Tuesday, October 4, 2011

Re: "Analytical model"

But, it is an analytical model.

It is a model used to ANALYZE an idealized structure.  Yes, once your reach the point of getting to an FEA model, it will basically be a numerical analysis, but it is still an ANALYSIS.

Now, I do agree that there is a danger posed from BIM (and other computer analysis methods) in that a lot of people forget that part of the analysis is going from your REAL structure to some IDEALIZED structure that can be analyzed.

While Richard does have a point, he also glosses over the fact that as structural engineers NONE of us is actually analyzing and designing the real structure directly.  We are all analyzing and designing some idealized version of the structure that, if we are doing our job correctly, does a reasonably good job of representing the real structure.  For example, we approximate a beam with double angle connections at both ends as being equivalent to a simply supported beam with a pin support and a roller support.  We neglect the fact that such connections actual DO have some resistance to rotation, but it is so negligible that we can ignore it.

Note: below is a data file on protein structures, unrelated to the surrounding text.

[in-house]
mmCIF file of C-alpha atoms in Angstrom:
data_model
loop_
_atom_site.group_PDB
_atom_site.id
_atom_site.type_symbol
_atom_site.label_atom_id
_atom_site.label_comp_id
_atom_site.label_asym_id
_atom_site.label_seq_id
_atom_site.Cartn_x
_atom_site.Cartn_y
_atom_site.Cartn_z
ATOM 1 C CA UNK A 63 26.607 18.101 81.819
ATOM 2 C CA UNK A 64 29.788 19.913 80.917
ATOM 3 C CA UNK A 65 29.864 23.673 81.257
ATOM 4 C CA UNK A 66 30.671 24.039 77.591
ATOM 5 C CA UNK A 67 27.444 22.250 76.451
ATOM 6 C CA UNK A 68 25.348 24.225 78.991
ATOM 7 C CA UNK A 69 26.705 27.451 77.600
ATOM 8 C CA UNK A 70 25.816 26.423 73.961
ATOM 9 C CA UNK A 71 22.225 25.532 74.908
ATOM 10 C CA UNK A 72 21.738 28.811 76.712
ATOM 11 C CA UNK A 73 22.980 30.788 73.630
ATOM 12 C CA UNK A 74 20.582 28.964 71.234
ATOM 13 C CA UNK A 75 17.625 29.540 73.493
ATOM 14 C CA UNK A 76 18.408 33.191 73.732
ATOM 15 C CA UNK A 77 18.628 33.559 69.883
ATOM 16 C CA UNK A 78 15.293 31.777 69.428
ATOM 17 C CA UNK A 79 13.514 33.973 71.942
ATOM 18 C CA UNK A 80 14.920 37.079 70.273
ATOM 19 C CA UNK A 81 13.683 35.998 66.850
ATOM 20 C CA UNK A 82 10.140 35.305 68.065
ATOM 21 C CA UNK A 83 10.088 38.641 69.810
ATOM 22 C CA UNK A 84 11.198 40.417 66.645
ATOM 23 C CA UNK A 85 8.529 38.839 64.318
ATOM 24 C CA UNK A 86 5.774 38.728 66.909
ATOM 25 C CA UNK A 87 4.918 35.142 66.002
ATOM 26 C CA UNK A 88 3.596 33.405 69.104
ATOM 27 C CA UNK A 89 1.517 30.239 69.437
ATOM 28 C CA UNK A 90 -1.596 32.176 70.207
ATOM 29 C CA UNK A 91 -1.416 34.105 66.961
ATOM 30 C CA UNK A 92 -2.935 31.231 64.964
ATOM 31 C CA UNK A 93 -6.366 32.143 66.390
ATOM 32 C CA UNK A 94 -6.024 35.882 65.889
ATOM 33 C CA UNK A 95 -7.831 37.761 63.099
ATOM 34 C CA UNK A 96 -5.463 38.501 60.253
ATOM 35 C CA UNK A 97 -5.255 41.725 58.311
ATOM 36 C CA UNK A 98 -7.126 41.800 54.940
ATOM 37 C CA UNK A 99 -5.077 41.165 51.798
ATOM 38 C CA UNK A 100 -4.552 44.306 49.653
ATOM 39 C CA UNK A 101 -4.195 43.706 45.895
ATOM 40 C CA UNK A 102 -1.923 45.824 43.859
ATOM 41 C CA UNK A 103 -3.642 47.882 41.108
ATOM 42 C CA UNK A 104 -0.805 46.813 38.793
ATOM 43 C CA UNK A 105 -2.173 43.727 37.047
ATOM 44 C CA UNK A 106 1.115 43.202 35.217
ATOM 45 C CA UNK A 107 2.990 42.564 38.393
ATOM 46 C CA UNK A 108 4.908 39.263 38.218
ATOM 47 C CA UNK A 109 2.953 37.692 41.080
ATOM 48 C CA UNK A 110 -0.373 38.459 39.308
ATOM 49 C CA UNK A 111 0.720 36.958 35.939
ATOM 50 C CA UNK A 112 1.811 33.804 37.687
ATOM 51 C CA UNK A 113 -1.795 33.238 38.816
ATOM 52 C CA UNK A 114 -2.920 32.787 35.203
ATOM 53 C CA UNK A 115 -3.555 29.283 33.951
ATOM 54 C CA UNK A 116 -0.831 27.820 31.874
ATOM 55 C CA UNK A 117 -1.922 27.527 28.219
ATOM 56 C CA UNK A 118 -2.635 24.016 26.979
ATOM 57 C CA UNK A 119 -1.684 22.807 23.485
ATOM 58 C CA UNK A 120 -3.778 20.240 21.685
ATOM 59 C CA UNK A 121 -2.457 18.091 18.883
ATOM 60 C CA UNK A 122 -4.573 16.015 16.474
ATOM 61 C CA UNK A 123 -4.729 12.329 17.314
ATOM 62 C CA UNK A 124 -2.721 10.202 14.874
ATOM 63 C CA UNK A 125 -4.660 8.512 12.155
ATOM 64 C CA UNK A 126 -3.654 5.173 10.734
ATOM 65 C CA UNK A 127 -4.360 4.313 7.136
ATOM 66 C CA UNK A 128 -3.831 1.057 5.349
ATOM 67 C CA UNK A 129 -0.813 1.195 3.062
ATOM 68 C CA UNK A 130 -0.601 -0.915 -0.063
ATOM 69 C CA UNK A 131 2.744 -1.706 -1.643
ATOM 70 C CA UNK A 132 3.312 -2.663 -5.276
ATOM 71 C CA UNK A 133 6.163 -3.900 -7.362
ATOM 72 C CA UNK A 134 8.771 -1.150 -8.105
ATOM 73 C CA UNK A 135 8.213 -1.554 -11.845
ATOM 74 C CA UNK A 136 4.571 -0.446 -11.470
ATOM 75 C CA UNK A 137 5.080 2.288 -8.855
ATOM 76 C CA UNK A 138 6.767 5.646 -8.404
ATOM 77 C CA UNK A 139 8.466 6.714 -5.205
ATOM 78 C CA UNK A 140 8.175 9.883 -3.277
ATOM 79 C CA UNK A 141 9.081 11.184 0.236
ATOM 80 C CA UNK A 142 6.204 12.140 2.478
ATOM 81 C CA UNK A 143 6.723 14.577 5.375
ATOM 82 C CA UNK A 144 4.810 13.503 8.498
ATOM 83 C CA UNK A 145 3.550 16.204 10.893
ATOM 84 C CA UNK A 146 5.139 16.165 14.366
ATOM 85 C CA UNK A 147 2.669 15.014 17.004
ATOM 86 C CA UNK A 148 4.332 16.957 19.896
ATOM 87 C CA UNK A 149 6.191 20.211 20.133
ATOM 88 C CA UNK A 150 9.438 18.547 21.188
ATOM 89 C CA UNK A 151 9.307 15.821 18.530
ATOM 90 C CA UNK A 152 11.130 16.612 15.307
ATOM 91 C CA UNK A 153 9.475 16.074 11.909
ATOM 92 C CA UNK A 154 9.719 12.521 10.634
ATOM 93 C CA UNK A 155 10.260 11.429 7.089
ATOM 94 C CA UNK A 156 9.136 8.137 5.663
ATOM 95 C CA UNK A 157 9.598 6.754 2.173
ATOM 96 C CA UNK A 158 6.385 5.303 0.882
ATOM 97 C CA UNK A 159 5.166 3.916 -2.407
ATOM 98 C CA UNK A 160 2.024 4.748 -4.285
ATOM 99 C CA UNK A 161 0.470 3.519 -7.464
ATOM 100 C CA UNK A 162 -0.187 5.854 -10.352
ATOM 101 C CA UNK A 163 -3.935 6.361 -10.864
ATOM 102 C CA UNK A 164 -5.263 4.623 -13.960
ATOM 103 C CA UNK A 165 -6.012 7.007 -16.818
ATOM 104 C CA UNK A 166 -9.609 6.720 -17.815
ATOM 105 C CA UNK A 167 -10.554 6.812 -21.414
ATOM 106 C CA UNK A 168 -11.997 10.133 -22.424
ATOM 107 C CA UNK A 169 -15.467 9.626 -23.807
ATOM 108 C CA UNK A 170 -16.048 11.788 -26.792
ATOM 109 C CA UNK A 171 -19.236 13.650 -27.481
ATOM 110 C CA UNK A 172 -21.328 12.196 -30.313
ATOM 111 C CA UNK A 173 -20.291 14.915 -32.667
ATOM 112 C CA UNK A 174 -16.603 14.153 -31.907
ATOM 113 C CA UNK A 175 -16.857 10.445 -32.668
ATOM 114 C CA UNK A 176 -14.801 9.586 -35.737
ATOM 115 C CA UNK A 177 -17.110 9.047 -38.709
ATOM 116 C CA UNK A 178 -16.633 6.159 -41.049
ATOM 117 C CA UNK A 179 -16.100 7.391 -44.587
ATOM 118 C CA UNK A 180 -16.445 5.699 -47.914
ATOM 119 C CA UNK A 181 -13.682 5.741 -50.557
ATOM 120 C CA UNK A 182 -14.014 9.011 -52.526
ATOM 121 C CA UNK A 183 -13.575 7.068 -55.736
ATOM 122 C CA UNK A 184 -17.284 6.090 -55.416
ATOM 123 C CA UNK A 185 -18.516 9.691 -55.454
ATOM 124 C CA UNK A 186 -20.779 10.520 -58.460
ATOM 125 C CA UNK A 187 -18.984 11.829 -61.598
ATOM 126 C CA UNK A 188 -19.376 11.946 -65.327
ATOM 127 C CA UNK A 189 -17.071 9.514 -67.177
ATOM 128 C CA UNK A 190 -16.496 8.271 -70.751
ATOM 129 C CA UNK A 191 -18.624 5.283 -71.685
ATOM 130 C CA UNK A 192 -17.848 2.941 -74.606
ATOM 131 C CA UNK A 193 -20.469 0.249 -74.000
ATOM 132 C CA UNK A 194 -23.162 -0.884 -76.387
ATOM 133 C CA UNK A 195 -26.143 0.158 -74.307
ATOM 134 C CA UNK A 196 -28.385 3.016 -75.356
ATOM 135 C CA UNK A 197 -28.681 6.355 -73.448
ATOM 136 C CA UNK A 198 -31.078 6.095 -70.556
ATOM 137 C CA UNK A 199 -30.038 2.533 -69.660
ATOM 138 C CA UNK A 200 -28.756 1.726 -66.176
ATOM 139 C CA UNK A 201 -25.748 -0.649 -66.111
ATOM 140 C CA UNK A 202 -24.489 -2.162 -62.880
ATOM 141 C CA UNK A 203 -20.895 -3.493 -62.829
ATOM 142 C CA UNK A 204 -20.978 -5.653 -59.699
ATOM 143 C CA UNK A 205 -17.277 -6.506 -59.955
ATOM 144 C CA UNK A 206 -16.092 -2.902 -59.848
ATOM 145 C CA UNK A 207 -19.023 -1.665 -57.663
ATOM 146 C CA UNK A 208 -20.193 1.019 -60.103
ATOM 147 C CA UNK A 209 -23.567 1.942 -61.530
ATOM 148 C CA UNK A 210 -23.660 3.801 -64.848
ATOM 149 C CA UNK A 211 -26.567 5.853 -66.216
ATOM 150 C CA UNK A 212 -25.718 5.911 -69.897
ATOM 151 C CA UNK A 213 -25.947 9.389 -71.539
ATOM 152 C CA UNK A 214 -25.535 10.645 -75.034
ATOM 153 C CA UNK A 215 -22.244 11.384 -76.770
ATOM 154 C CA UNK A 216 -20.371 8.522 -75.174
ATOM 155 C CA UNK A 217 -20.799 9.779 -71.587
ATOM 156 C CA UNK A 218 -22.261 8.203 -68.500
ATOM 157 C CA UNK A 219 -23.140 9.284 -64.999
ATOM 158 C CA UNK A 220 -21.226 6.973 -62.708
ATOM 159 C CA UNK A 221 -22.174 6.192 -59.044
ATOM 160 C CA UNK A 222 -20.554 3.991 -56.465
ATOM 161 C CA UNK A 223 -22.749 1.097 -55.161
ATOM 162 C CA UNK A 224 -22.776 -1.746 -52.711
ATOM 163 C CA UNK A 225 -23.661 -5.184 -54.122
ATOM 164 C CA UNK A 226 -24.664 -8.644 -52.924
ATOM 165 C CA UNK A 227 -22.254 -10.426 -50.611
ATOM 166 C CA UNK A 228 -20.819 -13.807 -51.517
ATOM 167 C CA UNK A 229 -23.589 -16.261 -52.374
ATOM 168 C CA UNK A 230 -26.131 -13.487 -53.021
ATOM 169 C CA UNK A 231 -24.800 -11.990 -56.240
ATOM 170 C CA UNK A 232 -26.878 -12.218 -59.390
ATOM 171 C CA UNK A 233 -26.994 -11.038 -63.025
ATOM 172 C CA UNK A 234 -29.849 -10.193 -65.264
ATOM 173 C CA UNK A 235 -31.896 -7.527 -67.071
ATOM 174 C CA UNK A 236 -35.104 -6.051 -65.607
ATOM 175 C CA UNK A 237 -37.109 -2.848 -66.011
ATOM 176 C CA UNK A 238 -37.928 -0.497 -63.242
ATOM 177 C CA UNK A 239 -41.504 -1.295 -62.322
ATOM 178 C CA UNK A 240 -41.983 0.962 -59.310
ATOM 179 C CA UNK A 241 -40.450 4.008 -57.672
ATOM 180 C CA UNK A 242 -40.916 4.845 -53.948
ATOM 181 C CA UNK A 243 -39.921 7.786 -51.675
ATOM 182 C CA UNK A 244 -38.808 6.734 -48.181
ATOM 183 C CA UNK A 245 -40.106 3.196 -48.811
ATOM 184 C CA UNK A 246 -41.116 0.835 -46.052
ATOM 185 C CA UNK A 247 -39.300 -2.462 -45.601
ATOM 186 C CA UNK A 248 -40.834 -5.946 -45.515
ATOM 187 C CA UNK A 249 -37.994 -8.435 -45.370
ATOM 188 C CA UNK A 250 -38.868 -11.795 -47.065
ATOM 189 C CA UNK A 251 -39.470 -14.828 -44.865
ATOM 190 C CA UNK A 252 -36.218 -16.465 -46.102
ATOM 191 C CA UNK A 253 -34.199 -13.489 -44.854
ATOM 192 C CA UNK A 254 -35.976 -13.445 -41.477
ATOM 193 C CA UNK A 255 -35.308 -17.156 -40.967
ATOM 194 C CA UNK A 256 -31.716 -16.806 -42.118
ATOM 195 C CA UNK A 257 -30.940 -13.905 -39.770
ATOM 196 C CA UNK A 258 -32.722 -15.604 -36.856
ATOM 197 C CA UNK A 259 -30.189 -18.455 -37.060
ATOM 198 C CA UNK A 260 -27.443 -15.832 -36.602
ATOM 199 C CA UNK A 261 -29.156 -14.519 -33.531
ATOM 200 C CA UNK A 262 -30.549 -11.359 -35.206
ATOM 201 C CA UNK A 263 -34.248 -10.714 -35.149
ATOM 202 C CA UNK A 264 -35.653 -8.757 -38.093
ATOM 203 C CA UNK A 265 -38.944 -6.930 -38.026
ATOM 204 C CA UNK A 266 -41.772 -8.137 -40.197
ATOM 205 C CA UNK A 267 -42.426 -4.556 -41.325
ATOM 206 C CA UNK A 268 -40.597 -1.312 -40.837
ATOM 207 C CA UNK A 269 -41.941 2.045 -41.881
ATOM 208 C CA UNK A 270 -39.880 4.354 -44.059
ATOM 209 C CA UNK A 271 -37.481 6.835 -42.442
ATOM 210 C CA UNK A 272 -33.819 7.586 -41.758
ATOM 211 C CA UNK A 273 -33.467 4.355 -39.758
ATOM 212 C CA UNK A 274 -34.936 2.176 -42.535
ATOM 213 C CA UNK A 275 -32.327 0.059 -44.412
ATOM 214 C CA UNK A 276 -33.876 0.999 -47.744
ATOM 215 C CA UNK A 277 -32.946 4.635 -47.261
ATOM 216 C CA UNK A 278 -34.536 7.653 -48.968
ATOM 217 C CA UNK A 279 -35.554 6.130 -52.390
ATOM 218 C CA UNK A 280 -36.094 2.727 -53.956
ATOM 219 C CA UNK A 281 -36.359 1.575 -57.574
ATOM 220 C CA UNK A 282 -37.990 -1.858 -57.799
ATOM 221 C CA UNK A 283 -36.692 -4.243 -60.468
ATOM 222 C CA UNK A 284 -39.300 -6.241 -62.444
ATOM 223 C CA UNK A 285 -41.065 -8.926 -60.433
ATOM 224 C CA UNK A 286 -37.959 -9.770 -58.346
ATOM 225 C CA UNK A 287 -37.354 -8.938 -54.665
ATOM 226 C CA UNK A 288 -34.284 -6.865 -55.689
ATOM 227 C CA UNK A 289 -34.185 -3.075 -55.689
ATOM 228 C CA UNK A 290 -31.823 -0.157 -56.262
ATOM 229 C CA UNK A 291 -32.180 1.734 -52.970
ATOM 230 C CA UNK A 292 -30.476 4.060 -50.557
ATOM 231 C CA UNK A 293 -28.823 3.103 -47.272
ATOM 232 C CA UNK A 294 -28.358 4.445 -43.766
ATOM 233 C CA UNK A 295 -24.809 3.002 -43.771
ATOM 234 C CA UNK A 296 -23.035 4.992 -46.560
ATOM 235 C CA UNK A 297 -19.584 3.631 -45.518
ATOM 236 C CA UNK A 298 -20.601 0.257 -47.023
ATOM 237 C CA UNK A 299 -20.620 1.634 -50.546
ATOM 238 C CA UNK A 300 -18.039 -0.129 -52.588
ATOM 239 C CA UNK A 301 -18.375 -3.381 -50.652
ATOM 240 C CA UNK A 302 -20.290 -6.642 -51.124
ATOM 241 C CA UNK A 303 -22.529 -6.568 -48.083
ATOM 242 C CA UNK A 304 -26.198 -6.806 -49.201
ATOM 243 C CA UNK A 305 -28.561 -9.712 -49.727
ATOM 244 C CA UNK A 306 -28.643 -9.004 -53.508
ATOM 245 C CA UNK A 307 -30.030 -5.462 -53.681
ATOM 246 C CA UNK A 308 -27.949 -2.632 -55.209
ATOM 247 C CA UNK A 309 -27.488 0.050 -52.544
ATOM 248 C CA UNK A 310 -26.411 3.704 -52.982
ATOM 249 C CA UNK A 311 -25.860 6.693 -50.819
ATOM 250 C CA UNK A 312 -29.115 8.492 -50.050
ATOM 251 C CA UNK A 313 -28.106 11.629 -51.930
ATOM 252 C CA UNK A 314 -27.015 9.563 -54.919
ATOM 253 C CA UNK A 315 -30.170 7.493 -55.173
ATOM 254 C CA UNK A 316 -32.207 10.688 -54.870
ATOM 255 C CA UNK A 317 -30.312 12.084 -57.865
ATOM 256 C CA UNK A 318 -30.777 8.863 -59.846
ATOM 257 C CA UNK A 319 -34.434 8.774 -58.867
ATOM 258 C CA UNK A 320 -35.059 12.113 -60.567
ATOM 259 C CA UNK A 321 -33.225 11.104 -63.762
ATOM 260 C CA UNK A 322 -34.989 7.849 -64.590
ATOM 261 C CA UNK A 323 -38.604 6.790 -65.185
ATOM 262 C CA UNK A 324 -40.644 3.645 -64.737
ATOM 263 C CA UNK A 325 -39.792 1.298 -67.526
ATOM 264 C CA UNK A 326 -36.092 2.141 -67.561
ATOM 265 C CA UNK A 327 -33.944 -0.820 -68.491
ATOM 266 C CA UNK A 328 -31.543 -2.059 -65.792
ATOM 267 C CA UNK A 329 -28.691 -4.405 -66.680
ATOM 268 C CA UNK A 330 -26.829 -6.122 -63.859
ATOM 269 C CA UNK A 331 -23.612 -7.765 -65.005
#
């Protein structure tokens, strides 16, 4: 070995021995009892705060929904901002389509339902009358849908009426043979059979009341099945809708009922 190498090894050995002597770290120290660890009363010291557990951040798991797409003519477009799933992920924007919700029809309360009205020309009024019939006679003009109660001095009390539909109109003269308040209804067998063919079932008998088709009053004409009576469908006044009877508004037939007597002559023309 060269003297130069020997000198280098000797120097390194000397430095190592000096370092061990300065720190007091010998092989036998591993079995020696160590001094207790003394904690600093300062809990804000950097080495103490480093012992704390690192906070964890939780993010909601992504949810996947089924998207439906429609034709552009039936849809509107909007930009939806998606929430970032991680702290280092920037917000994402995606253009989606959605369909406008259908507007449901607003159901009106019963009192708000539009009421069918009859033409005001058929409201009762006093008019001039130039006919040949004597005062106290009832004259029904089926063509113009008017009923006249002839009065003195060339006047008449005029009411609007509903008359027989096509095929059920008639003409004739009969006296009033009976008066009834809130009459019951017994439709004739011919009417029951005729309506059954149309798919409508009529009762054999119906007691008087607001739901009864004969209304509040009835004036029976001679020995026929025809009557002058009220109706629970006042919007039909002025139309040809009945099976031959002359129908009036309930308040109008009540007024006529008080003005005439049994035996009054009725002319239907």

So, I agree that there is an issue that some engineers (frequently younger) get so wrapped up RUNNING the model that they may not understand how to create the model from the real structure such that the idealized model will reasonably represent the real building.  And BIM can certainly contribute to that problem.

But, I will also point out that the it is an analytical model.

It sounds like your issue is that the BIM software is the one doing the "idealization" not the engineer.



On Oct 1, 2011, at 5:14 AM, Alexander Bausk wrote:

As you may know, the Revit world wildly enforces the term "analytical model" which means essentially the FEA model generated from a BIM "physical" model.

Is it the same pain to see for you as it is for me? FE Model isn't analytical in any way, it is numerical.
Okay, "analytical" may be a homonym which means both, ehm, "calculational" and "such that has a closed-form solution", but doesn't it pose an actual threat to understanding of the subject,
especially by younger generation?

Oh, and I had a very hard time explaining the difference to architectural folks at the recent Autodesk Russia Forum in Moscow. Something clearly needs to be done here.

Alexander Bausk
Civil/Structural design & inspection engineer, CAD professional
MSc Structural engineering, Ph.C. Engineering
Dnipropetrovsk, Ukraine
Tel. +38 068 4079692
Fax. +38 0562 470263